Yahoo Mail. I don't like to shoulder a portable PC for every trip. When I know that I'll find a Web-connected computer at my destination, I set up Yahoo Mail, one of the many free e-mail services, to trap my regular mail account and forward its mail to my Yahoo account.

Staying connected means more than the Web and e-mail. Your business probably relies on faxes to conduct commerce, too. But you don't need a fax machine and separate line anymore.

Bag your stand-alone fax machine

I've ditched my fax machine and recovered its phone line for voice calls as my reward. I still use the machine for the occasional outbound fax - when I need it, I plug it into a line - but JFax, a free fax service, now handles all my incoming faxes. JFax gave me a number, which I pass along to clients who want to fax me. The service then turns the received documents into file attachments and e-mails them to me. I can either read them on the screen or print them out on plain paper through my laser printer.

I can get away with JFax because I don't do any business locally, so it's not an issue that the number my clients fax is long distance.

But when a fax is overkill, I turn to another free stay-wired outlet: instant messaging software. Read on for my pick.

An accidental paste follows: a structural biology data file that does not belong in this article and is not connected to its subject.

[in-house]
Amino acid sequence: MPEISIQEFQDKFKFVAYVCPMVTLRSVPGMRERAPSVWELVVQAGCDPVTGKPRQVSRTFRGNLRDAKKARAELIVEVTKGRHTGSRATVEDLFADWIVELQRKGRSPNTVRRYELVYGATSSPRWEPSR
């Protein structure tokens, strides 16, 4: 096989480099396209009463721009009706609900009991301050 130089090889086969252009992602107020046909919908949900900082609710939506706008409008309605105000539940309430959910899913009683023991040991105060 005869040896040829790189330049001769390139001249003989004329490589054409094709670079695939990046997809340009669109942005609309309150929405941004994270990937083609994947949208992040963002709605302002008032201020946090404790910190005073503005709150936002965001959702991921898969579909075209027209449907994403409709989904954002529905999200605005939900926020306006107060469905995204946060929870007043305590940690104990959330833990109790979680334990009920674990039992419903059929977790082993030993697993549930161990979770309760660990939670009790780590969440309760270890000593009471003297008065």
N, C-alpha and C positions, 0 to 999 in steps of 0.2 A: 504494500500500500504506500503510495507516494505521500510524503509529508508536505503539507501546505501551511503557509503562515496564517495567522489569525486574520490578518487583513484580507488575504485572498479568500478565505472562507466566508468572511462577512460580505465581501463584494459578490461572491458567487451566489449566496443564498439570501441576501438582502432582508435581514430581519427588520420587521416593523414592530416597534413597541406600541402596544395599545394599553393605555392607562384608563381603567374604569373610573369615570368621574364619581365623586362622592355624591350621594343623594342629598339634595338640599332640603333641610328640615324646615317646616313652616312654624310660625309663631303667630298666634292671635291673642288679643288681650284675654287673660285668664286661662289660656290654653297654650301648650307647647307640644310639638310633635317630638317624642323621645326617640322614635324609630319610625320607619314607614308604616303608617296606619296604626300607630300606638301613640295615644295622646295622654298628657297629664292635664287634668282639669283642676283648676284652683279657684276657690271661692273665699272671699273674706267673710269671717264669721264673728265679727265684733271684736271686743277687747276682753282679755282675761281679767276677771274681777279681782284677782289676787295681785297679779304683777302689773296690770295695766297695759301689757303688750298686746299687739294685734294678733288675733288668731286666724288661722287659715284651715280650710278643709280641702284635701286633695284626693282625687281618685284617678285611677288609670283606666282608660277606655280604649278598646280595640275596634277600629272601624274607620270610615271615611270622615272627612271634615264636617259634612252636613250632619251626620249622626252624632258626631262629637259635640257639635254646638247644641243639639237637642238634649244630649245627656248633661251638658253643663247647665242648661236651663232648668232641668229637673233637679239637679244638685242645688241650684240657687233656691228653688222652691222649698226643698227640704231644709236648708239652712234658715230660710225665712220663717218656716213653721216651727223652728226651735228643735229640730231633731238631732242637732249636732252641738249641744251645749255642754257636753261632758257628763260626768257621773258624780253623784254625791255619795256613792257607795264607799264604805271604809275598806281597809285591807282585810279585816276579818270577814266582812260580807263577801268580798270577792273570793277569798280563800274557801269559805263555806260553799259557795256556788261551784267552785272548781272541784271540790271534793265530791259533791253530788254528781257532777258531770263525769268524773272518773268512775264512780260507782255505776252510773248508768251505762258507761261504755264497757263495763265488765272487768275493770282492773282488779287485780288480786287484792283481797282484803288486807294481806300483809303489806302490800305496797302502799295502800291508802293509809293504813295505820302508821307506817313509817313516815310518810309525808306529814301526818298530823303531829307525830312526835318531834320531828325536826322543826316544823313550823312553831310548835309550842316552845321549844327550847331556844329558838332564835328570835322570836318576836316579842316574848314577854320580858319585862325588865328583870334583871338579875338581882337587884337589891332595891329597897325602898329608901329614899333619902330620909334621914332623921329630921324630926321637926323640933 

Blast messages instantly

For fast action messages that I don't want to get buried in an in-box, or that don't deserve a phone call, I use an instant messenger to connect to colleagues and some of my clients. (For more about how an instant messenger can help your small biz, check out my March 20, 2000 column.)

I use America Online Instant Messenger (AIM) most of the time, even though I know it's nowhere near as powerful and flexible as ICQ. But I found that I rarely used ICQ's upper-end features, and the fact of the matter is that more people use AIM than any other instant messenger, so it's more likely my contacts have it installed and running.

As an alternate - until instant messaging settles on a standard, multiple IMs are inevitable, and necessary - I've been trying out MSN Messenger Service. Its best feature: you can invite others to a NetMeeting collaborative session with just a click.

I may do all my business inside the good ol' U S of A, but your business may have more ambition. Click to the next section, where I showcase a free service that can help you dramatically cut your overseas long-distance bill without resorting to static-filled Internet phones.

Bring down foreign phone bills

Like a lot of sole proprietors and small business owners, I'm wedded to the phone. The quality of my connection and my phone number are paramount properties of my business. That's why I don't bother with Web phones: I don't want my clients to listen to static and jumbled conversations.

But if your small business does any business overseas, you know that you stare at a big-time phone bill at the end of each month. You may be able to trim that bill with HotVoice, a free all-in one voice mail/e-mail/fax service with local numbers in 45 countries and 62 cities. U.S. users can access their in-box and send messages to foreign customers via a toll-free number as long as those customers also sign up with HotVoice.